The tearful mea culpas at media conferences that followed the uncovering of the Aussie conspiracy would not be admissible as confessions under South African law. So, nothing that Smith, Warner or Bancroft might have said would be of any value to the prosecutor.

And amid all the tears, hand-wringing and humble apologies to their countrymen, did any of the three sandpaper warriors actually confess to having succeeded in using the sandpaper to alter the condition of the ball?

Significantly, from a legal perspective, the umpires didn’t exercise their discretion to change the ball or to impose a five-run penalty on the Australians, which is what the Laws of Cricket empower them to do if they are satisfied that the condition of the ball has deliberately been altered.

At the end of the day’s play, Bancroft and Smith addressed the media. Bancroft admitted that he had attempted to alter the condition of the ball by rubbing it with a short length of what he said was yellow adhesive tape to which dirt and grit had adhered, forming an abrasive surface. Another bad move. Five days later, and after an investigation into the incident by Cricket Australia, he admitted it was sandpaper.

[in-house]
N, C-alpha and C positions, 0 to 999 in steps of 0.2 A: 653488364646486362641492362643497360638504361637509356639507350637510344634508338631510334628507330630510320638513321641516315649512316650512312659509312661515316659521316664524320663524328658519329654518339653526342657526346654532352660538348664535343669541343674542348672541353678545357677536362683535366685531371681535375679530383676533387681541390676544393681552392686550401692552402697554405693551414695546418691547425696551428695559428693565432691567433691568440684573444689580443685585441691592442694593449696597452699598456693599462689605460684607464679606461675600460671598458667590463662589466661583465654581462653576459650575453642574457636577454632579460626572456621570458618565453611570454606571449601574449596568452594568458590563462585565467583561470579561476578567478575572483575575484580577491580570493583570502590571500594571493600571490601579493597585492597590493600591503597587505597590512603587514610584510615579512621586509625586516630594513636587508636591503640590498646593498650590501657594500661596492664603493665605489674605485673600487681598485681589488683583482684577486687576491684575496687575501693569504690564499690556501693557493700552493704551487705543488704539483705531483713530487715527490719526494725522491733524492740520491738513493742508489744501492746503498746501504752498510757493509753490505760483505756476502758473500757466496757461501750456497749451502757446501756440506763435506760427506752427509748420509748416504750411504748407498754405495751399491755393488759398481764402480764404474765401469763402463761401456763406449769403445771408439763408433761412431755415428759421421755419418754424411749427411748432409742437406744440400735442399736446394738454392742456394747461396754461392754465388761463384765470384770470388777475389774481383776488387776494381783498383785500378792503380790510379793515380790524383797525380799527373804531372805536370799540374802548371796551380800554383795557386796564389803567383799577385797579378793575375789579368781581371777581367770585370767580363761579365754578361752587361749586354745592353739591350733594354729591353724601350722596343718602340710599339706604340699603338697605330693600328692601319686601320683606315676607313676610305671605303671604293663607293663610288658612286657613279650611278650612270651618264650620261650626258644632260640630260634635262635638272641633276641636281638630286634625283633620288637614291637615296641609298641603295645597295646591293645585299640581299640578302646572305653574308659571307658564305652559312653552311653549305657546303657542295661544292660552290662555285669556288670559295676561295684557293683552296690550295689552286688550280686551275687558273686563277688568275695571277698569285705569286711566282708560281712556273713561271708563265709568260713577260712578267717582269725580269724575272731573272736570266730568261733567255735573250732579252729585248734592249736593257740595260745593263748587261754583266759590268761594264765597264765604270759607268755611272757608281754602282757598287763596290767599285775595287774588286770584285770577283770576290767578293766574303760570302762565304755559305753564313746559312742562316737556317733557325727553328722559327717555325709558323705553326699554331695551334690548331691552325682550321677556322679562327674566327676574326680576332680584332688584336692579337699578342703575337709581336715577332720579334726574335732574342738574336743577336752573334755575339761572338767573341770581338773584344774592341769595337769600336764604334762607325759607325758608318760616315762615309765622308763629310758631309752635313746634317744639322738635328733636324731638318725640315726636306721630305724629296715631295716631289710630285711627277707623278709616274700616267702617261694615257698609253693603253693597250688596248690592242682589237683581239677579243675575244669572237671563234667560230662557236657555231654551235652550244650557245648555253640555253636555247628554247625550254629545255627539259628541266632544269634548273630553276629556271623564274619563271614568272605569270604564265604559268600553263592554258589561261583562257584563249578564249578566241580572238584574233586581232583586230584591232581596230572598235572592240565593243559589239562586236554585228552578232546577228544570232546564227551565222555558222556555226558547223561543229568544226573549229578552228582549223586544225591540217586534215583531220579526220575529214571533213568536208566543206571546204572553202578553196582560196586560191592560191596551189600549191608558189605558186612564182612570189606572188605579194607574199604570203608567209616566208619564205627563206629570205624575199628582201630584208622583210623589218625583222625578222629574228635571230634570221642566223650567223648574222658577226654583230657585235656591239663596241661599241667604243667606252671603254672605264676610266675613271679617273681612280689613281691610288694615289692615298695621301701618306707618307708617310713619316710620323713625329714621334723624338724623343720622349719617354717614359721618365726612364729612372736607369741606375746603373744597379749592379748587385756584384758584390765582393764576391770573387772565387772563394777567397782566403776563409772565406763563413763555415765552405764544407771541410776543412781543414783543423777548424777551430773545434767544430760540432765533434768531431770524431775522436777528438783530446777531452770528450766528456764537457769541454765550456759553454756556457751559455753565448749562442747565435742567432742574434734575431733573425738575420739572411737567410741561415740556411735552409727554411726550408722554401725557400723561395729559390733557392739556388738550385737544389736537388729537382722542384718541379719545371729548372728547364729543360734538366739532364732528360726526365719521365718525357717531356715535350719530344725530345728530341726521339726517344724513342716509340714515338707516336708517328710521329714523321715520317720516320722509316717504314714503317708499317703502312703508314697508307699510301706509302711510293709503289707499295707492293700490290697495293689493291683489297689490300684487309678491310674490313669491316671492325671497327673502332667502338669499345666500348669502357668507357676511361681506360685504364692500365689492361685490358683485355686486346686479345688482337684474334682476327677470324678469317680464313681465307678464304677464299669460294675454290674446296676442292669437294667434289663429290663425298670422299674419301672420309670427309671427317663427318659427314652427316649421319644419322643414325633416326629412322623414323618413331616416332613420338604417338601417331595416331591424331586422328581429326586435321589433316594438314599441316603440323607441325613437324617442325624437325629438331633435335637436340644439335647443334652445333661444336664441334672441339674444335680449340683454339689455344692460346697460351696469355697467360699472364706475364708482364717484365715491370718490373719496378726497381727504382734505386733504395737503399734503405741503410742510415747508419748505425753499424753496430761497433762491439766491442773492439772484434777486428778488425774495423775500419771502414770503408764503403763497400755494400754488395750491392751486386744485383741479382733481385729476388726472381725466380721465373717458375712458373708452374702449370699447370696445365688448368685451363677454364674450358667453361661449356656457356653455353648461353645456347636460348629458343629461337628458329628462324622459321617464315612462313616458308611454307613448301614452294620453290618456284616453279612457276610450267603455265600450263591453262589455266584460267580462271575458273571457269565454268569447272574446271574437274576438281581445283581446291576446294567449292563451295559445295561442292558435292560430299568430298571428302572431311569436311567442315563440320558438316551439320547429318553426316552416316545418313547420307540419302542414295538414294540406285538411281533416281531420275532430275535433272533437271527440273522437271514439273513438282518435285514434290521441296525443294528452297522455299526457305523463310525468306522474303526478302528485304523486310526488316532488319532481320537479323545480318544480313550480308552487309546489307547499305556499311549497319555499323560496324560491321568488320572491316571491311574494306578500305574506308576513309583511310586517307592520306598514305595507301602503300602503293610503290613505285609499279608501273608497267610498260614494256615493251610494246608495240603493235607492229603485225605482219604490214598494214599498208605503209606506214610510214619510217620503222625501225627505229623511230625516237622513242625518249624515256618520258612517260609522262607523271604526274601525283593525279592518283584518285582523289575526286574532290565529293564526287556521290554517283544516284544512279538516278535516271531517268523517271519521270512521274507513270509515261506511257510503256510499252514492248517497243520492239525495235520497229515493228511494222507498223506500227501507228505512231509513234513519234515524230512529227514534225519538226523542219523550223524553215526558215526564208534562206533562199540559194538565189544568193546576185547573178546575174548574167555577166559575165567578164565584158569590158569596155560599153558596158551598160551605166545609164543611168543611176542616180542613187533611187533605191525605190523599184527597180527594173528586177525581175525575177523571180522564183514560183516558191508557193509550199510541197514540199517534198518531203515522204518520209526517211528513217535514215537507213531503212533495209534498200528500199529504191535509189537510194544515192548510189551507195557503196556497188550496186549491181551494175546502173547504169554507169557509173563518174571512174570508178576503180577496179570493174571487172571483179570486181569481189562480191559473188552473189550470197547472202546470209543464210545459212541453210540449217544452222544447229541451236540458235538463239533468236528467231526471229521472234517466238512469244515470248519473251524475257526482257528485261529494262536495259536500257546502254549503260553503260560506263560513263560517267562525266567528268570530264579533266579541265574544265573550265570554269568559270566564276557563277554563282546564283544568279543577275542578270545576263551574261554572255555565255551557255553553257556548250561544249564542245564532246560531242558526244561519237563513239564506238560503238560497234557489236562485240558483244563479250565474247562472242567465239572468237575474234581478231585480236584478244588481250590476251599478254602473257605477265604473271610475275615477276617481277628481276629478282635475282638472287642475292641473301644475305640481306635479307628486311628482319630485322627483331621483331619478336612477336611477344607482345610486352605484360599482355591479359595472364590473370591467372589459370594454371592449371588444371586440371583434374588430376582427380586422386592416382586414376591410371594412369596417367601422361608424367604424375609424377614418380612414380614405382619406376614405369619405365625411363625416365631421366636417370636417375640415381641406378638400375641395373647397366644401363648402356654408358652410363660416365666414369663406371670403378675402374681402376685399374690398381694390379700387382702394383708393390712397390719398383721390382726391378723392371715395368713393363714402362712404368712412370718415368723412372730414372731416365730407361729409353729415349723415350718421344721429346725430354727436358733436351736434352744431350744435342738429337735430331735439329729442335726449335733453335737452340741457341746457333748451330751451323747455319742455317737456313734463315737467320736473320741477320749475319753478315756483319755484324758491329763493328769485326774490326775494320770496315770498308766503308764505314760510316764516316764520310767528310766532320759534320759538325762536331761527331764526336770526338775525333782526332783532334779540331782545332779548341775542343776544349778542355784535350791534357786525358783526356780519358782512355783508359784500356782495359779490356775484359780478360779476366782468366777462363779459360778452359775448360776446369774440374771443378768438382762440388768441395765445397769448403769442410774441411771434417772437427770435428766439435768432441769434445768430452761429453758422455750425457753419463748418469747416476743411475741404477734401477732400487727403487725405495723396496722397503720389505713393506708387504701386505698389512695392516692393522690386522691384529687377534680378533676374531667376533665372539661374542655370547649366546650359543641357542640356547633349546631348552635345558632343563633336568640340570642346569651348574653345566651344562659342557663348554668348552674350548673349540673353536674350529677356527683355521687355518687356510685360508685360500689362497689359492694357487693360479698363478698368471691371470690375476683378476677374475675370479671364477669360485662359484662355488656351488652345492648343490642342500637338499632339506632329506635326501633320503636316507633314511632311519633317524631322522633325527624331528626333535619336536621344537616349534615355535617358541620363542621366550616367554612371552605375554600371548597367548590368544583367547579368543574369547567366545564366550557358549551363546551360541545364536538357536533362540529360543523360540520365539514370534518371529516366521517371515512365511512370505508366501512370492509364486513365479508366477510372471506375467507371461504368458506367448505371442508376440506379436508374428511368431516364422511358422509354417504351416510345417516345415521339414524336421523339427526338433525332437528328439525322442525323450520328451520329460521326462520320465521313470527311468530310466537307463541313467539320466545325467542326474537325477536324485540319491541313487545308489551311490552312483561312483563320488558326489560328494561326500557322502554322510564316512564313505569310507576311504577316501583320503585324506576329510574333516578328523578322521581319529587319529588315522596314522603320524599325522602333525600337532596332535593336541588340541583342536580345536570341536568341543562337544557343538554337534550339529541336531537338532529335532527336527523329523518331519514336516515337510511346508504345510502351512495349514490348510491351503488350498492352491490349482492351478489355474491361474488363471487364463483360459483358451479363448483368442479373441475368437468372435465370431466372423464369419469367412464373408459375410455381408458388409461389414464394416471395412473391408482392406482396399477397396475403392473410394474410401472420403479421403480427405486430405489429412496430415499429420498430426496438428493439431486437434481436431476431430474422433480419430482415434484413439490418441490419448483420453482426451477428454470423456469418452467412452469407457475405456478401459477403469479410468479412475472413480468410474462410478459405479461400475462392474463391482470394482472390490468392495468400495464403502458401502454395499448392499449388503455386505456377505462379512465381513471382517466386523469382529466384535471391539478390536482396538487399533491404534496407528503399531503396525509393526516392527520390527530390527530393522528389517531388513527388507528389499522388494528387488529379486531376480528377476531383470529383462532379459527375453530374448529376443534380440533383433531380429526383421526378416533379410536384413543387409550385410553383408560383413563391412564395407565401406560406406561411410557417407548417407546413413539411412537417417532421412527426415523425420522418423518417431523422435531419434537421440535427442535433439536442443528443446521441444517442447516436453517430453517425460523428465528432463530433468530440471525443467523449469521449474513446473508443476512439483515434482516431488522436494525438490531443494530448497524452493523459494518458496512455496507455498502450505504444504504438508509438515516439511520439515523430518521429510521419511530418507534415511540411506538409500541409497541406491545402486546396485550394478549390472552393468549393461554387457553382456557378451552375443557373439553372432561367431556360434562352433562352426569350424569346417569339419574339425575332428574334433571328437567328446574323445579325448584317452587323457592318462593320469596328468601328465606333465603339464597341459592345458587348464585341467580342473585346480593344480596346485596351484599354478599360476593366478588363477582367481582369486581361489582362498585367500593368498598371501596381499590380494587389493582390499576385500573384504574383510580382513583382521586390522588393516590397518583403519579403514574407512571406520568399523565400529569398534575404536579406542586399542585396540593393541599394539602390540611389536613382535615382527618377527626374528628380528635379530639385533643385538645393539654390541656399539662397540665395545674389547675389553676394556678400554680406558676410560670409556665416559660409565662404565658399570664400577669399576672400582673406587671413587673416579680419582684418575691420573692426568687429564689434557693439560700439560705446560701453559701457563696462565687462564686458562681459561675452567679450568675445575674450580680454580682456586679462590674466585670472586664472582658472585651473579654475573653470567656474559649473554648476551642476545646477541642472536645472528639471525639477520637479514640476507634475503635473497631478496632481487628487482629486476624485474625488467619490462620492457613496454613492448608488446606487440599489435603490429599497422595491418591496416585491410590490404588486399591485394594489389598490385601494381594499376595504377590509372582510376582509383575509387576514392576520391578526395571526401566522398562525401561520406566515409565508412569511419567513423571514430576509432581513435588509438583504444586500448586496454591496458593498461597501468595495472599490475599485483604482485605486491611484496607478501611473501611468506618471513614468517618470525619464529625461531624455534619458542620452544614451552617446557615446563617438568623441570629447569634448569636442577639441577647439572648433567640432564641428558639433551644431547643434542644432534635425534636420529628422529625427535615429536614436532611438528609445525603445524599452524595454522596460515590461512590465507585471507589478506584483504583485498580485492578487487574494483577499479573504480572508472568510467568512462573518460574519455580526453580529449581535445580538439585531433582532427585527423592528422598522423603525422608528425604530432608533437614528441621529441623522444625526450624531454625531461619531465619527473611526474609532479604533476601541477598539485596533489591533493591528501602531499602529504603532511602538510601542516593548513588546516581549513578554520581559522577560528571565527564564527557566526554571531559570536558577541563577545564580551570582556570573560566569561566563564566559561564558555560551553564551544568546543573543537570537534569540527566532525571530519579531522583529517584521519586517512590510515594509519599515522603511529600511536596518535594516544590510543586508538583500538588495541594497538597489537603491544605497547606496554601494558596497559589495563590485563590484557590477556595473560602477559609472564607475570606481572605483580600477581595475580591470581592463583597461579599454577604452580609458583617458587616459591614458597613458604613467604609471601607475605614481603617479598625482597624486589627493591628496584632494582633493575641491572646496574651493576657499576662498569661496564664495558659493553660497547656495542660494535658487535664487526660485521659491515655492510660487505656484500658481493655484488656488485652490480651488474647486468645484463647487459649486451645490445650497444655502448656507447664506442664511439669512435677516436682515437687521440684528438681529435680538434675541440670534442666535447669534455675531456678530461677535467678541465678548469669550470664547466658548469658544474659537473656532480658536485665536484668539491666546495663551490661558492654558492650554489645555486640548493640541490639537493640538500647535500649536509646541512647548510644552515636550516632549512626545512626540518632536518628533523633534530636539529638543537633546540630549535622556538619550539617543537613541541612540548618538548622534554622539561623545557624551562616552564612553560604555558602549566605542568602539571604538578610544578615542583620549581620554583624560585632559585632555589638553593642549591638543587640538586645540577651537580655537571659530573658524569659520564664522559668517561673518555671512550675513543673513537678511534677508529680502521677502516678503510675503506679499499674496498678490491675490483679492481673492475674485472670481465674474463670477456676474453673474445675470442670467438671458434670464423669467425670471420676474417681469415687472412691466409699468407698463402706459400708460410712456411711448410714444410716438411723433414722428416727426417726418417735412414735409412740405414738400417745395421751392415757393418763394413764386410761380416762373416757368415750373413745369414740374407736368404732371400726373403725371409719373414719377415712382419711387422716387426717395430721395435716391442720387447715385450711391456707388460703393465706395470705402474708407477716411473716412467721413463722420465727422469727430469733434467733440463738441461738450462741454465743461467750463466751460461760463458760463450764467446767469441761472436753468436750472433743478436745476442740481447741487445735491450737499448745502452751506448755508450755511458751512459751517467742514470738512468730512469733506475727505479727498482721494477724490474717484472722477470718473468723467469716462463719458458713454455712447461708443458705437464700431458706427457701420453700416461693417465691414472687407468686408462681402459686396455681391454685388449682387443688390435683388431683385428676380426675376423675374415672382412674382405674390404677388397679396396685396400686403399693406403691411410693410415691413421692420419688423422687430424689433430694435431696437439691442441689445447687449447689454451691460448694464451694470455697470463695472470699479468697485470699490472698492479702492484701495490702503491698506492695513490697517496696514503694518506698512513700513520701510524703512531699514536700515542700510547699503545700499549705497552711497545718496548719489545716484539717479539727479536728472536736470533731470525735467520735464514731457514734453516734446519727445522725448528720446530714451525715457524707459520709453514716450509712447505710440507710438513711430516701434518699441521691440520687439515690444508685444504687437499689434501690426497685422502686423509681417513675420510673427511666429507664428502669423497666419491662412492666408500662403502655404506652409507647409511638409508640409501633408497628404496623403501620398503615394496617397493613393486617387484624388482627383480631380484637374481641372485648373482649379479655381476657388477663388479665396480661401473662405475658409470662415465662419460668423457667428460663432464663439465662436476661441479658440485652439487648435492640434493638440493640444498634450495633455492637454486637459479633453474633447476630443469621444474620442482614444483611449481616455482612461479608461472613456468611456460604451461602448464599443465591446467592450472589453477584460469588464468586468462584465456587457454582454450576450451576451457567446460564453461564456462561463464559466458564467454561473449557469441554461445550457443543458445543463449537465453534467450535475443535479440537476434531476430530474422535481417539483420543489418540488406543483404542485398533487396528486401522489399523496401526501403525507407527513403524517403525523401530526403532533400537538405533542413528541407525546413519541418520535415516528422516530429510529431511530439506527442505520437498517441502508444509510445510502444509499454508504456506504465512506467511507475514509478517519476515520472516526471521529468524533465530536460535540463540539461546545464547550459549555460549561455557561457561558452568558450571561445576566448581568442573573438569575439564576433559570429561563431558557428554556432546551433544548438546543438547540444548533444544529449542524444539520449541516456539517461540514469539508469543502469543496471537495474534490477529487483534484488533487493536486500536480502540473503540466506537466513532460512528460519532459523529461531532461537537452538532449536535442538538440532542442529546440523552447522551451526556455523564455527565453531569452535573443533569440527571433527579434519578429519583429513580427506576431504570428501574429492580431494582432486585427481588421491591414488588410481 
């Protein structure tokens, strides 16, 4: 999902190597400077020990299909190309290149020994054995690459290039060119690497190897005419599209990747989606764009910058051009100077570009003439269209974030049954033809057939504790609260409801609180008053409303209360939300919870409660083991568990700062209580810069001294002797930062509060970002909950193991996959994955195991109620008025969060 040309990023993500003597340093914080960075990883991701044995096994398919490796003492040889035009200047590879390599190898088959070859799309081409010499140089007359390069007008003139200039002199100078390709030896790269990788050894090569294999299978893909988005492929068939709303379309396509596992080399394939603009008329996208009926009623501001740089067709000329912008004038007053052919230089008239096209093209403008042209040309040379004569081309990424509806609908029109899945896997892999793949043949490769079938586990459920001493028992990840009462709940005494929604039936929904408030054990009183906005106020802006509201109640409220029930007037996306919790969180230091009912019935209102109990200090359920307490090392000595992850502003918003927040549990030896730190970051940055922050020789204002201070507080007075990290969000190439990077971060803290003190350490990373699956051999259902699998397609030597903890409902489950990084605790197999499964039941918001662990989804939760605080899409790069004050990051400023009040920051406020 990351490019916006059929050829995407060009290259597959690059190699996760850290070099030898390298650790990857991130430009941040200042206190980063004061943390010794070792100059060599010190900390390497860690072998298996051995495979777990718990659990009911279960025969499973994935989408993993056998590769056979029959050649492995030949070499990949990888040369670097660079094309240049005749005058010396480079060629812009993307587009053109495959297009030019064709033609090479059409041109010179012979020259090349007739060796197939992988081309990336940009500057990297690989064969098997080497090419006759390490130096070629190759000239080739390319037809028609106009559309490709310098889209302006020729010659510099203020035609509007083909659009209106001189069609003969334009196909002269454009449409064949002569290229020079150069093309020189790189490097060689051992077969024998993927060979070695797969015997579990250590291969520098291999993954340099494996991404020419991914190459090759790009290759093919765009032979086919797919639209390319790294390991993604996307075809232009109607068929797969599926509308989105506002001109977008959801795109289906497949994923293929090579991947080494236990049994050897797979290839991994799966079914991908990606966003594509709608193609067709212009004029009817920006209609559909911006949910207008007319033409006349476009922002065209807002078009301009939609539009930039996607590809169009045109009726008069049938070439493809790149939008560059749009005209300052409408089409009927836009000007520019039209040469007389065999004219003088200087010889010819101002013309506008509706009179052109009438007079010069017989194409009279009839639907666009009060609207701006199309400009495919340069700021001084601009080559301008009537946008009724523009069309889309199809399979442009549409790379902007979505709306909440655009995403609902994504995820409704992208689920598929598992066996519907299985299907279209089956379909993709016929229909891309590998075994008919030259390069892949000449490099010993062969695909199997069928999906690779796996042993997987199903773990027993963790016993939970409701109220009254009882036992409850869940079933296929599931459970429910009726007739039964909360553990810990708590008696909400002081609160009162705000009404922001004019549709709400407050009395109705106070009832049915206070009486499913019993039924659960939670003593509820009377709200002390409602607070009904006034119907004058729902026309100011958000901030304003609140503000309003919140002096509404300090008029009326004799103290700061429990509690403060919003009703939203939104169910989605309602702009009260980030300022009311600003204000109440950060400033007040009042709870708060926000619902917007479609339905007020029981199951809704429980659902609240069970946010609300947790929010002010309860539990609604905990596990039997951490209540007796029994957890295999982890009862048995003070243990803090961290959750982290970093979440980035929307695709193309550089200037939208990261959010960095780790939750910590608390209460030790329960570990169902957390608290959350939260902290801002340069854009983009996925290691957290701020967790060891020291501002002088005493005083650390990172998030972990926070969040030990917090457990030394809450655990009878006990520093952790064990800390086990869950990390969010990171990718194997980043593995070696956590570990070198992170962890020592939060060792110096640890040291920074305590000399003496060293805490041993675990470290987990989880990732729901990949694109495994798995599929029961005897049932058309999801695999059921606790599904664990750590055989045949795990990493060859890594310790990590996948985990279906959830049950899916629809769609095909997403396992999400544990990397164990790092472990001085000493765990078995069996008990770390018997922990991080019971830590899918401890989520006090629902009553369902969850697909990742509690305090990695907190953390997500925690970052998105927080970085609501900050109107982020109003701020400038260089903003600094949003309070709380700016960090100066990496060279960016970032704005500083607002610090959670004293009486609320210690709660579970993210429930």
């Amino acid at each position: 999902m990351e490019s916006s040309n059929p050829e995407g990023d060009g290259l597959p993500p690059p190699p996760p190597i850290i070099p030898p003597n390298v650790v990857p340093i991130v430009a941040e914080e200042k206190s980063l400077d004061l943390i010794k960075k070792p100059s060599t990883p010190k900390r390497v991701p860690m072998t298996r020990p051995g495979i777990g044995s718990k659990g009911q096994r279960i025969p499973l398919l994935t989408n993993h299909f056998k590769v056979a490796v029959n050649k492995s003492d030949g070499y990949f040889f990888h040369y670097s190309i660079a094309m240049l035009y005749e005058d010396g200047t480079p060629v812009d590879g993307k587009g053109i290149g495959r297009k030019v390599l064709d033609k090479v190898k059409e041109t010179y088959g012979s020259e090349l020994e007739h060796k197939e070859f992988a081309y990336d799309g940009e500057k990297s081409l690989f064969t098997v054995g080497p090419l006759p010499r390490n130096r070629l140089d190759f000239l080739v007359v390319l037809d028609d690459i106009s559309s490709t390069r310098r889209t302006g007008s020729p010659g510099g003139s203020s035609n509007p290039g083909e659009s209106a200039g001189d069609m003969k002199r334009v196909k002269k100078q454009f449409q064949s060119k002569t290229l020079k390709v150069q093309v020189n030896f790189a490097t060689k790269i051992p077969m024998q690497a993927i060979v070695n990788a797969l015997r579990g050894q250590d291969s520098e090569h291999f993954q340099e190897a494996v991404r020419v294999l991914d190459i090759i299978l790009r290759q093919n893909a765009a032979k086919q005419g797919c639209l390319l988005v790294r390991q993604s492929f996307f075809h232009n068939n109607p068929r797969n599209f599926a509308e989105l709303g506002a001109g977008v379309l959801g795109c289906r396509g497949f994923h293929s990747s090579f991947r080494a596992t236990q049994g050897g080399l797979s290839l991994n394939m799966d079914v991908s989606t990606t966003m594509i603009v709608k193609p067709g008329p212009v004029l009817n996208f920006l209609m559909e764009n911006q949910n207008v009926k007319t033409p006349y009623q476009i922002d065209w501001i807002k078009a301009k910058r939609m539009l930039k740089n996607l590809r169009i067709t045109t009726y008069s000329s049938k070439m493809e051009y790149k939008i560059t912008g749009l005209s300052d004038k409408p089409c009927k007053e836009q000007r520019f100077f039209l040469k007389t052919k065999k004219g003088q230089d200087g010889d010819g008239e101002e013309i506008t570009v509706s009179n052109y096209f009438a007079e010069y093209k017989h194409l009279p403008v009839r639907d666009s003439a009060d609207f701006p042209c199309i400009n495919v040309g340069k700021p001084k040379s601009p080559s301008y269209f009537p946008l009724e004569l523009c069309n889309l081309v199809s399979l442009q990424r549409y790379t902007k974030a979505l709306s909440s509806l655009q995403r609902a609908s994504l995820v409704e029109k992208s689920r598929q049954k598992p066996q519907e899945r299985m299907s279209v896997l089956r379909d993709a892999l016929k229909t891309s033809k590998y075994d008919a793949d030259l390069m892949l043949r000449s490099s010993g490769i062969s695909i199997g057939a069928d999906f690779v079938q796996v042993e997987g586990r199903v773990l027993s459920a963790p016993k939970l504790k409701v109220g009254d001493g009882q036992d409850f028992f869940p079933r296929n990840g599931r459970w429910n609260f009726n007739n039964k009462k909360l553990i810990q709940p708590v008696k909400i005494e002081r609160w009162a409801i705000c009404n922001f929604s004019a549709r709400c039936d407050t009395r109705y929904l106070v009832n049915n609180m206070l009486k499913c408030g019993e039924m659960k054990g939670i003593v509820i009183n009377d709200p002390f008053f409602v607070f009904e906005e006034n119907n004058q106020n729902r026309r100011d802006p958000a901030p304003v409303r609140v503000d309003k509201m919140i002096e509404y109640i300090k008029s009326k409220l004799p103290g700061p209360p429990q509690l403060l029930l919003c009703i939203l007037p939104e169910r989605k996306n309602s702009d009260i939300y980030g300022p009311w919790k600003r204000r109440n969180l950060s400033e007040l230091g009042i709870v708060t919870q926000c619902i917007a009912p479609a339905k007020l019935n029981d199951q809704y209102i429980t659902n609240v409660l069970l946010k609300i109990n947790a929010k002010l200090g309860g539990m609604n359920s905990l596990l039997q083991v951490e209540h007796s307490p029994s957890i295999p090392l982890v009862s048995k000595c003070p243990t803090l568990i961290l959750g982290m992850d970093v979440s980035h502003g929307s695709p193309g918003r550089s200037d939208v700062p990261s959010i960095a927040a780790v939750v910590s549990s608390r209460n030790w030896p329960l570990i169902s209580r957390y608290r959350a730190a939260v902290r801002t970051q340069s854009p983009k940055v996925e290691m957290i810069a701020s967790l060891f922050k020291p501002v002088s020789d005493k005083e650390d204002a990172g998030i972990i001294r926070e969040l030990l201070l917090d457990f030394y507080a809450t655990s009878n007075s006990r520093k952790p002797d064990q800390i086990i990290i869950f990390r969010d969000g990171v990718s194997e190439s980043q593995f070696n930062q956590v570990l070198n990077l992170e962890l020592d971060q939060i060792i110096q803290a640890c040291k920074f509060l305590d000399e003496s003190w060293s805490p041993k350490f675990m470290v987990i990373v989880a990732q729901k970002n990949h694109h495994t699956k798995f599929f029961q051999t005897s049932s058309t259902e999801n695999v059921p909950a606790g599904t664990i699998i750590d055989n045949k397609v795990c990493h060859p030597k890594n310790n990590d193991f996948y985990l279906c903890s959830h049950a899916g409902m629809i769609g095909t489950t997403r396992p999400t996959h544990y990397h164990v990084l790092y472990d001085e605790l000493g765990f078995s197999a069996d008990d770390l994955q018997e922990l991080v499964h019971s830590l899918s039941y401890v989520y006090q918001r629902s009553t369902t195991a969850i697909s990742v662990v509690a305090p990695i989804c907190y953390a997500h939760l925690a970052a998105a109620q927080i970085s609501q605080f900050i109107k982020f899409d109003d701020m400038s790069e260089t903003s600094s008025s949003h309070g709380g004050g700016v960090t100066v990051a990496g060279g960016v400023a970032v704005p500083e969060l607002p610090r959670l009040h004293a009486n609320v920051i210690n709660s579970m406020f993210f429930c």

Even if a prosecutor were to attempt to secure a criminal conviction for ball tampering, what expert witnesses could be called to establish that, in theory and practice, the use of sandpaper on a cricket ball would “influence the run of play” at all, let alone that it would “influence the outcome” of (the) sporting event in question?

Any expert witness would need to know the extent to which the ball had steadily deteriorated from its original pristine condition before the sandpaper had been applied to it. This would enable a scientific comparison to be made to its condition immediately before and immediately after the sandpaper had been applied to it.

An expert witness would need to know how many times, over what period of time, and with what degree of elbow grease the sandpaper had been used before he or she could state under oath that the changed condition of the ball had influenced the run of play or the outcome of the event. A ball-by-ball review of the entire innings would be needed to enquire into other possible causes of ball deterioration.

In short, even the most determined and thorough prosecutor would not succeed under section 15 of the act on the provable facts and the evidence.